Huge leaps in diversity have fueled a surge in US tennis participation since 2020

Boom. On Thursday, the United States Tennis Association (USTA) presented some different facts about the tennis participation boom that has been witnessed in the United States since 2019. So I covered forbes in January, the USTA announced earlier this year that the boom has resulted in a net 33% increase in the number of tennis players over the past three years. Well, now the USTA has revealed that this boom also saw a 90 percent increase in the number of tennis players of Hispanic/Latin descent, a 46 percent increase in the number of black tennis players, and a 37 percent increase in the number of tennis players of Asian origin and Pacific Islander. Those were some big leaps up, as the following chart from the USTA shows:

As you can see in the chart, the percentage of all tennis players in the country who identify themselves as black increased from 32.5% in 2019 to 38% in 2022 in 2020-2022. All of these numbers come from a study by the Physical Activity Council Study on Sports and Physical Activity (PAC) conducted by Sports Marketing Surveys USA and the Tennis Industry Association Participation and Engagement Study (PES).

The study also showed that this boom was not just a situation where the youth need to be served. Instead, new tennis players have spanned the age spectrum. Sure, the number of gamers in the 6-17 year old category has increased from 4.6 million in 2019 to 6.9 million in 2021. But in the past year, 4.2 million players aged 6 and older picked up a racquet for the first time to play in their racquet life, and most of them were adults. In fact, in 2022 there were also one million more tennis players aged 55 and over in the age category, an increase of 17%. That means the number of tennis players aged 55 and older in the US has increased by 94% since 2017.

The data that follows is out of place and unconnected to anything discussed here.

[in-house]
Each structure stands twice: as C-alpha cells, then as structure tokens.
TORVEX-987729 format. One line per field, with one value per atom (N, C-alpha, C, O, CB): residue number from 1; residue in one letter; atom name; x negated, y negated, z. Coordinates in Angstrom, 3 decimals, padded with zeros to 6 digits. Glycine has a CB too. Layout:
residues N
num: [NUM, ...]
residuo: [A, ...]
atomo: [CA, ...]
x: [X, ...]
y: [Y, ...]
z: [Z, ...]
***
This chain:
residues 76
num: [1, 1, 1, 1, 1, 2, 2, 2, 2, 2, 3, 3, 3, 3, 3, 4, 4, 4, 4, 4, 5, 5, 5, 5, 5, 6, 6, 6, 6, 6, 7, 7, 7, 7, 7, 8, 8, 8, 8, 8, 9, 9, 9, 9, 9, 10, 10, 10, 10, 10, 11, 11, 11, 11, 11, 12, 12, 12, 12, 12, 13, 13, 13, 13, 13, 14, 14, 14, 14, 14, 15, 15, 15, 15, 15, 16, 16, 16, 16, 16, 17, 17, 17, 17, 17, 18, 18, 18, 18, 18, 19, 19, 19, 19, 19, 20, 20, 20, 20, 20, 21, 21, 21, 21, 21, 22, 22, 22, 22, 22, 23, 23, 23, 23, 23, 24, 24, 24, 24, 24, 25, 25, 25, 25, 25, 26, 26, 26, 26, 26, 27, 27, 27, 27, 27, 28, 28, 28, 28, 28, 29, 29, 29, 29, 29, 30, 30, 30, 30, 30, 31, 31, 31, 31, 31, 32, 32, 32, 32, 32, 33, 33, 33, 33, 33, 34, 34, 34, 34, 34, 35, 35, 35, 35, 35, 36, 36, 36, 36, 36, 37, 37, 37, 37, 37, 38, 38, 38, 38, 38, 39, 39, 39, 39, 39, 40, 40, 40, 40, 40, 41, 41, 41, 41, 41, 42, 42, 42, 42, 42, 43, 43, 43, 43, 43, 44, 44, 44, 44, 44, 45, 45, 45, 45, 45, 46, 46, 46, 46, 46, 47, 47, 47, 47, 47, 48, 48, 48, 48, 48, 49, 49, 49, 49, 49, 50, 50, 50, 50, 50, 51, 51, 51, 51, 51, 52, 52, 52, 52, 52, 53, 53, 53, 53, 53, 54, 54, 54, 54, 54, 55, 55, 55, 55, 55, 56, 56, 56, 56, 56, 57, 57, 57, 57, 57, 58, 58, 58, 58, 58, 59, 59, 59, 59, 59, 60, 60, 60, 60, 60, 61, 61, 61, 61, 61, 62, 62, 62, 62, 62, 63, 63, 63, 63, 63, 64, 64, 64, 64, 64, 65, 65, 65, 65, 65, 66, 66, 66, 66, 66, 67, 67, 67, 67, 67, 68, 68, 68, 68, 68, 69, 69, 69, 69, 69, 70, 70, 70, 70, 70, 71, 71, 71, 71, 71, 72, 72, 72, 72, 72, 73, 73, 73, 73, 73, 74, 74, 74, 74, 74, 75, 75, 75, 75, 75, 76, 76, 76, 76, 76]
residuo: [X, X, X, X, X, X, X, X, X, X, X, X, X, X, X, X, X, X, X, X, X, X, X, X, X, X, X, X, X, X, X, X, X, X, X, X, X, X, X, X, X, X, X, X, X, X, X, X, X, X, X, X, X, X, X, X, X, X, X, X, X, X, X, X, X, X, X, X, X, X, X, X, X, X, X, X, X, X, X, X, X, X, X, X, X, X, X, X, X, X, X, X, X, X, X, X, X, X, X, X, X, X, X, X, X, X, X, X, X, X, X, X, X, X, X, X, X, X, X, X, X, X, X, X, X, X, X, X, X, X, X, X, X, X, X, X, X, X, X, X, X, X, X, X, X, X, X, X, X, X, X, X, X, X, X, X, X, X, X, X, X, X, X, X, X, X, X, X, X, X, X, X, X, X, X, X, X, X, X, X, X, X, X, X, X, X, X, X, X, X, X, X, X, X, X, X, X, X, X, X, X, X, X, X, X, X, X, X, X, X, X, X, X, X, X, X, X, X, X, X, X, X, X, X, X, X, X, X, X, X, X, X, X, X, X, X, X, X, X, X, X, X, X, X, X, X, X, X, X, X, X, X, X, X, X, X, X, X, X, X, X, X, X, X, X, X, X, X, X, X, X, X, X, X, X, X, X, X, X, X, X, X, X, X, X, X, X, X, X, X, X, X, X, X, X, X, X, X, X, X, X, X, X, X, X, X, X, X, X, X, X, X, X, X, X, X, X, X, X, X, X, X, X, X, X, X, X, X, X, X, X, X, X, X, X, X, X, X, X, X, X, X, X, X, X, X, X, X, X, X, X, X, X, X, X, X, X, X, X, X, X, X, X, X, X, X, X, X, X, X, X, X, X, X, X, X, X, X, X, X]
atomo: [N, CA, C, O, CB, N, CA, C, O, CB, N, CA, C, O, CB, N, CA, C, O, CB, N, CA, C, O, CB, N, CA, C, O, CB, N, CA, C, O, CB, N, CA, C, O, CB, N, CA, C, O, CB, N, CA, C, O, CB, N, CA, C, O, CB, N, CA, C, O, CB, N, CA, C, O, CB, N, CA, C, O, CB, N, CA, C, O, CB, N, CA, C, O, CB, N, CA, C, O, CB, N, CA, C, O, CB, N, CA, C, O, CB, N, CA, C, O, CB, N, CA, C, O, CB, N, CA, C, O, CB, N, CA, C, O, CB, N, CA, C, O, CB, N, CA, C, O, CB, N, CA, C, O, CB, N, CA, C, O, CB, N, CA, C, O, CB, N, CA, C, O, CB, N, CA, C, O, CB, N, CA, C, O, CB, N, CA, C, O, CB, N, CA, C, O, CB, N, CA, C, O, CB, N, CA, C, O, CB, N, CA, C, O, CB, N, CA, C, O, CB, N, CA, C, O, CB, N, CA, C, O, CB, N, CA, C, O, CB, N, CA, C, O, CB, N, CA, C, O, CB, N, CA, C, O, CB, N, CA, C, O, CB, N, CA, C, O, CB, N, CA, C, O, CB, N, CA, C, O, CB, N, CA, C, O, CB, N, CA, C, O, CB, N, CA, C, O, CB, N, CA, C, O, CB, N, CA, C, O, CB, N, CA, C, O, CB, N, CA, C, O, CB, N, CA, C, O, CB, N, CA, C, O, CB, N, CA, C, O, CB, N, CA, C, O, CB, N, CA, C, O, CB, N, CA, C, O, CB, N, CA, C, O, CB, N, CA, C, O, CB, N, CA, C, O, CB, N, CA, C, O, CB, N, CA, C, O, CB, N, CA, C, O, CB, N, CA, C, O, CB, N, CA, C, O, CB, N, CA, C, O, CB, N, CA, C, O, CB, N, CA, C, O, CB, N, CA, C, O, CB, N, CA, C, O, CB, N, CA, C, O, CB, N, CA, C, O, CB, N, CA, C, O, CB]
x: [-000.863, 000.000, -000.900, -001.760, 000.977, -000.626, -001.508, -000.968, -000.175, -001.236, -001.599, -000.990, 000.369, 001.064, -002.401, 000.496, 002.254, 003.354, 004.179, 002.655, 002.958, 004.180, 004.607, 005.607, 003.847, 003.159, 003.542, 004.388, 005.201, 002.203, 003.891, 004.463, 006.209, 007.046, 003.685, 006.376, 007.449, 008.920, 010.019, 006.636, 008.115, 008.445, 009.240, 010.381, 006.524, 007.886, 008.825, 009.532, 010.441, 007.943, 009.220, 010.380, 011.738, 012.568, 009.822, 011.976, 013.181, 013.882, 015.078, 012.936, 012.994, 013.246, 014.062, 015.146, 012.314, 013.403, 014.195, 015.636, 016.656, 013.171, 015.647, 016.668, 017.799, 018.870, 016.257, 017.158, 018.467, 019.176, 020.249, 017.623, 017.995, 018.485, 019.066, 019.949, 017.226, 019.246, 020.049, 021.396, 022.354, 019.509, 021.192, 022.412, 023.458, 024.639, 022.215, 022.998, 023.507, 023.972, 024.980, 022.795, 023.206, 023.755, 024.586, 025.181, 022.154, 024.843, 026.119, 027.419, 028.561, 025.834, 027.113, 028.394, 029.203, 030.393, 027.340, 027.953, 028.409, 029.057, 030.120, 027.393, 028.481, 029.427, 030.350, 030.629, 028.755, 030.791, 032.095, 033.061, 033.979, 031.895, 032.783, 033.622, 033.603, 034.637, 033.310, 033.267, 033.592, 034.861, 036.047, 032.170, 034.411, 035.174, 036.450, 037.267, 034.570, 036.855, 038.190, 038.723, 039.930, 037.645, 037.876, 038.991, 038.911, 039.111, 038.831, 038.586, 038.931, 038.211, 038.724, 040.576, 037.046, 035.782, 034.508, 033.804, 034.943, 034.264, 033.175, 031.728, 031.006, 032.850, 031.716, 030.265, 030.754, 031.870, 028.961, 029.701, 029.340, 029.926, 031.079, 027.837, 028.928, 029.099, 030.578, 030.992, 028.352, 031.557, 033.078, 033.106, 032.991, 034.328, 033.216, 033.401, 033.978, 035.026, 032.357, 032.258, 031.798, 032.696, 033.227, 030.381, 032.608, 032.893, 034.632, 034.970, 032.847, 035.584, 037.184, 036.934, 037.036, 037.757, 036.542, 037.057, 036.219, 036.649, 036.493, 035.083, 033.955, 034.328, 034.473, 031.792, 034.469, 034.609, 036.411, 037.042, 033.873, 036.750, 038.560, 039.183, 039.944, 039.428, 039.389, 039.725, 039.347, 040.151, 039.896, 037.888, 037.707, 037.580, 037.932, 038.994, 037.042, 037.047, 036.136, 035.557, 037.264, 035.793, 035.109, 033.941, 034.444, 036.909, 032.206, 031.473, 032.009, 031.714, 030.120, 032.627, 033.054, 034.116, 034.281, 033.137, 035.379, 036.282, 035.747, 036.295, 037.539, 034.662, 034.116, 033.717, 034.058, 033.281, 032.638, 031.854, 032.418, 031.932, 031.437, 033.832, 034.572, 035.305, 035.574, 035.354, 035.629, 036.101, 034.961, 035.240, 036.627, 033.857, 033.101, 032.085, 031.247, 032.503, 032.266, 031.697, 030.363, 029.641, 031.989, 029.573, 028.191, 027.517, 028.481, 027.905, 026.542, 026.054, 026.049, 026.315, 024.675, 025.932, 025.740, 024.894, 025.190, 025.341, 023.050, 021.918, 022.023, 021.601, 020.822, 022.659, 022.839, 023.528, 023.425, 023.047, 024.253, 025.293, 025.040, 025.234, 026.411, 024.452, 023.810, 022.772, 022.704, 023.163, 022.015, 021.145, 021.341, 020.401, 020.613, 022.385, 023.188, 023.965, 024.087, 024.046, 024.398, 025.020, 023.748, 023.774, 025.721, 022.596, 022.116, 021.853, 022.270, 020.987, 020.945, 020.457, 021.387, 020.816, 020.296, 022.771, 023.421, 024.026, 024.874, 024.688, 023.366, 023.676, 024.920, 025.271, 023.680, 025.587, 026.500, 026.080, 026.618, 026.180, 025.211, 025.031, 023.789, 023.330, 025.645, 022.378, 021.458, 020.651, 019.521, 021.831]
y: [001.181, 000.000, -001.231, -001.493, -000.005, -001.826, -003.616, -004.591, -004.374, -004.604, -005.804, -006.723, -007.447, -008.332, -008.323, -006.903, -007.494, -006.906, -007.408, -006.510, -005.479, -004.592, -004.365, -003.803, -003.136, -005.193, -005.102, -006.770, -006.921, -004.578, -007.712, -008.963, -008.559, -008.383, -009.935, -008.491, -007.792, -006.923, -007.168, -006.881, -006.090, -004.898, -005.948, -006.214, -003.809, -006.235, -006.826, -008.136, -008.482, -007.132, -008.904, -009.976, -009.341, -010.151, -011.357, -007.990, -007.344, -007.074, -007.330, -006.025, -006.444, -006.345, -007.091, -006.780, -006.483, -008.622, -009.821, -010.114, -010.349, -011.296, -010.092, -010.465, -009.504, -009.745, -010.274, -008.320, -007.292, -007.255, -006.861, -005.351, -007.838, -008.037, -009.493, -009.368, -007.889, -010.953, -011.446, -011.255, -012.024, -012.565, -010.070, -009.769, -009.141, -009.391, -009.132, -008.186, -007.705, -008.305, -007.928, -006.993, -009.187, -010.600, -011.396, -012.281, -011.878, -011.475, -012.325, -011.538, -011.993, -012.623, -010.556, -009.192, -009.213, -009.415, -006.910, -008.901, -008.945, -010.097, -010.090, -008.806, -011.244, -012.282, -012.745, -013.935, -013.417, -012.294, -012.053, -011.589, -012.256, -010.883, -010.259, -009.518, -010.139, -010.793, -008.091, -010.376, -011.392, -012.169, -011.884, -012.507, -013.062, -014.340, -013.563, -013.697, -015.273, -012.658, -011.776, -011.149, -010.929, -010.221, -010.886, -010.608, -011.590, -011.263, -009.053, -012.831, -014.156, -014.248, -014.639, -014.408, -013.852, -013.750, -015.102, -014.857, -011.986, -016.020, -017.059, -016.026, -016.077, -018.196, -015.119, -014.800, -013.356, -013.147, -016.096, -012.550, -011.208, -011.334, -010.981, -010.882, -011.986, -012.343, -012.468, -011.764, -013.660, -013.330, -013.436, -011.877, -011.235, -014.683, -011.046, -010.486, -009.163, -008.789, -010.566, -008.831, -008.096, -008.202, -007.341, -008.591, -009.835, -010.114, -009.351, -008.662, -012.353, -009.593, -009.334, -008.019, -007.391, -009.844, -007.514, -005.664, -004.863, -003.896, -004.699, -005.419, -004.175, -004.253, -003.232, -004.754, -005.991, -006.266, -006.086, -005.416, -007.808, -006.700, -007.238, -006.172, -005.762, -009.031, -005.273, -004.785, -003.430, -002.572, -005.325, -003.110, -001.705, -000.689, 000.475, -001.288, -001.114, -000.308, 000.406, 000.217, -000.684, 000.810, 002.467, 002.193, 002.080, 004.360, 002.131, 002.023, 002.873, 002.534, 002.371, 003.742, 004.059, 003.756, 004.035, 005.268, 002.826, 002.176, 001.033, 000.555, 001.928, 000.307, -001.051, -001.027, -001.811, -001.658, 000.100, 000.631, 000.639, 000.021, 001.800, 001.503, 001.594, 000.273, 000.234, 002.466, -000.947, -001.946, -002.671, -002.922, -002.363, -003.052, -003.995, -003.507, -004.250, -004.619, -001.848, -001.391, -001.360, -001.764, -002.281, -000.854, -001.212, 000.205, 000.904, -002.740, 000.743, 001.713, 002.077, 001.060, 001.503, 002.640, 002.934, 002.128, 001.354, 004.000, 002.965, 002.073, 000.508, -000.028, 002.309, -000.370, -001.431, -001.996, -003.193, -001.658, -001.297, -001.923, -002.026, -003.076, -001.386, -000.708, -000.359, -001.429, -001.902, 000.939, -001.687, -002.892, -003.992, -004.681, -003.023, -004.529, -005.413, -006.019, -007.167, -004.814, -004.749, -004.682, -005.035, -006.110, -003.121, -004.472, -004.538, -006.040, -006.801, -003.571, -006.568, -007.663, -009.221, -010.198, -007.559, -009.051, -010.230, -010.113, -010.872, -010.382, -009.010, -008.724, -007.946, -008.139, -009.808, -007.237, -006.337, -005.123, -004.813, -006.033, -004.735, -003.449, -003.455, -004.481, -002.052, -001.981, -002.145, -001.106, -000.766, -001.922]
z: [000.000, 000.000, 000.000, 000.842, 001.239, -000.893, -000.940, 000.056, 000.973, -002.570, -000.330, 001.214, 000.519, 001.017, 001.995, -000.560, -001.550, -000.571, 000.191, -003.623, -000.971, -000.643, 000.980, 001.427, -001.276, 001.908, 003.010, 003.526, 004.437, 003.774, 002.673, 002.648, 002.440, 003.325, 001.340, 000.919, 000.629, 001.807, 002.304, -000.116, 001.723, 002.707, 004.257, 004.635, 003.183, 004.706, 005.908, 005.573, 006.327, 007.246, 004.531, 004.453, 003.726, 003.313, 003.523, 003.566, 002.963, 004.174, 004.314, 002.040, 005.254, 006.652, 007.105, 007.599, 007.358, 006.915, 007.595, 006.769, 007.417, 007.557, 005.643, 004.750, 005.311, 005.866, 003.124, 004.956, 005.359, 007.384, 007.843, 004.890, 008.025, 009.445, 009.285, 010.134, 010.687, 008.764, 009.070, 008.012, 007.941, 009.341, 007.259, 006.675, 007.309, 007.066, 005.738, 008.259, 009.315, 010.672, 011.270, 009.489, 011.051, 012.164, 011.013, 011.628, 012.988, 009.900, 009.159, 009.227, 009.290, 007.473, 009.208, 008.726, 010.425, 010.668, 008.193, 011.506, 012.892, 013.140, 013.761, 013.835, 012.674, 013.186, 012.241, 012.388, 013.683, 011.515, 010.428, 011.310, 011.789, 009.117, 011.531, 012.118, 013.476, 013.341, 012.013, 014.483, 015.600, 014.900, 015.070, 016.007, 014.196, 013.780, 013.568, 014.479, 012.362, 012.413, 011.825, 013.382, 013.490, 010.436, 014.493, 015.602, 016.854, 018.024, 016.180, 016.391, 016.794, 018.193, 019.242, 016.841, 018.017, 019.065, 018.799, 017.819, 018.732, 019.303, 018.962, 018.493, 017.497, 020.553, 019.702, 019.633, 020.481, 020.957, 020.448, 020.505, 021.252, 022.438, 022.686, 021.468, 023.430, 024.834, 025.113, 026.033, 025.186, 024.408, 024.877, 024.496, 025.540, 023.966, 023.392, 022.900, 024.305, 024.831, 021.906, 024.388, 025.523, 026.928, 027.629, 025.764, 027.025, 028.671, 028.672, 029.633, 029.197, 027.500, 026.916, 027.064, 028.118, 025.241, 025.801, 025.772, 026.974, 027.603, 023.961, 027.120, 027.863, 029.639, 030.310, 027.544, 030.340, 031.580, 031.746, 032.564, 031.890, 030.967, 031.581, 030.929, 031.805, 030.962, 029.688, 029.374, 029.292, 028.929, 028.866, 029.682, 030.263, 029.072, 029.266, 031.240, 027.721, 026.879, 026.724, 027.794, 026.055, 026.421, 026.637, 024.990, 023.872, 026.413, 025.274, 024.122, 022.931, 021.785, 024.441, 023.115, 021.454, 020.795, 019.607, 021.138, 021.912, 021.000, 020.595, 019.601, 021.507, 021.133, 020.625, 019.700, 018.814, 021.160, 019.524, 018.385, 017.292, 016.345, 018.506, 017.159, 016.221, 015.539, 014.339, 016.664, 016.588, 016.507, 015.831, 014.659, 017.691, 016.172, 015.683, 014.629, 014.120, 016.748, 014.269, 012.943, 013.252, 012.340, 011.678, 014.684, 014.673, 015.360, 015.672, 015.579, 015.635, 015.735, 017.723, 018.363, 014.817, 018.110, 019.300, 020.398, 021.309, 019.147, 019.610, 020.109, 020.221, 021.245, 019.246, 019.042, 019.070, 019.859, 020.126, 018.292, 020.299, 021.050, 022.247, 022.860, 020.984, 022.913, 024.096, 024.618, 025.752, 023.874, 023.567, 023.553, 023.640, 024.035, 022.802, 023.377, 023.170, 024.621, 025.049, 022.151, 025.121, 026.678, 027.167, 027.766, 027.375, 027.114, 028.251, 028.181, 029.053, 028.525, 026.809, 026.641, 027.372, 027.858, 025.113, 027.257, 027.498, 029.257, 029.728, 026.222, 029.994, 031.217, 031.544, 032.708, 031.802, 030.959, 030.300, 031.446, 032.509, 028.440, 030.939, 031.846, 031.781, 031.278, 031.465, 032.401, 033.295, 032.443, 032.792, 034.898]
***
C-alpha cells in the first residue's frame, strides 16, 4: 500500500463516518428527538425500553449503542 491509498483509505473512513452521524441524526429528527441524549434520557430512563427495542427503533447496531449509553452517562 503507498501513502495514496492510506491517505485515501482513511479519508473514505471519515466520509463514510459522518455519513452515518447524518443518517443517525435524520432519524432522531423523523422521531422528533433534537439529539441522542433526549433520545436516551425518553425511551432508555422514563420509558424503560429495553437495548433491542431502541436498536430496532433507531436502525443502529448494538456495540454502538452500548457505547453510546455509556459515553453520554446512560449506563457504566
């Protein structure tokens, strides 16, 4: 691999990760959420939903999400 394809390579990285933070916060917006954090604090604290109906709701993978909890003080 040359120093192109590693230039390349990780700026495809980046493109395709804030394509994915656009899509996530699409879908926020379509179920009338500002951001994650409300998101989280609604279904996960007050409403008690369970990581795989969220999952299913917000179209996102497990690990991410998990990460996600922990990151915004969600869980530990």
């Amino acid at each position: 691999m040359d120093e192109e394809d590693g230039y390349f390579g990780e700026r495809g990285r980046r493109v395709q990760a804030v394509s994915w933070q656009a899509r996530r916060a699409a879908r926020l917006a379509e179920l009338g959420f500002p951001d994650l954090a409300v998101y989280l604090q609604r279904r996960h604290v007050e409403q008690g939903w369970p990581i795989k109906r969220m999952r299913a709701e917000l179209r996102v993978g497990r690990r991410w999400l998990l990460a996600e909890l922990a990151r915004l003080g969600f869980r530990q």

All in all with an estimated 23.6 million players. Tennis has developed more racquets than other racquet or paddle swing sports. You’d be a little tight if you thought more people were playing pickleball with 8.9 million plates, bad off if you’d bet badminton had more with 6.5 million and played some kind of racquet, if you thought that racquetball, with 3.5 million players, could somehow top tennis in participation. And let’s squash any thoughts that the 1.2 million squash players were anywhere near the tennis number. In fact, the following USTA chart shows that more people play tennis than the 20.1 million who play the other four racquet and paddle sports combined:

What has fueled this tennis boom over the past three years? Well, there was this whole Covid-19 pandemic thing. If you remember, in 2020 people were told to stay at least two meters apart. This made it difficult to play sports like soccer, basketball, wrestling, chessboxing and Muggle Quidditch. At the same time, typical social events like happy hours, where people could spray each other with saliva, were cancelled. As a result, people sought ways to engage in physical activity and engage in social interactions. Then tennis matched.

But other factors have also played a role in the past three years. Many USTA programs and investments have really paid off in recent years. This includes initiatives to build more tennis courts and help more people learn the sport. For example, the USTA Foundation, the nonprofit arm of the USTA, has already pledged $6 million in grants to support the National Junior Tennis & Learning (NJTL) chapters in the years to come. These chapters provide tennis and educational programs to youth in neighborhoods who otherwise would not have the resources to do so.

Also, compared to the past, nowadays you see a greater variety of faces playing tennis at all levels. For example, take a look at the top 50 professional world rankings for men and women and you will find several American players who would identify as black including Frances Tiafoe, Brandon Nakashima, Coco Gauff and Madison Keys. Such greater diversity can inspire a wider range of people to play tennis. Meanwhile, a broader spectrum of tennis players would mean a broader and deeper pool of talent to choose from to serve as the next generation of American tennis stars.

Of course, the vast majority of tennis players in the US will not make it to the pro ranks. Nonetheless, the increase in diversity among tennis players in general should bring a variety of benefits. It gives a greater number of people access to the physical, emotional, mental and social benefits that tennis can bring.

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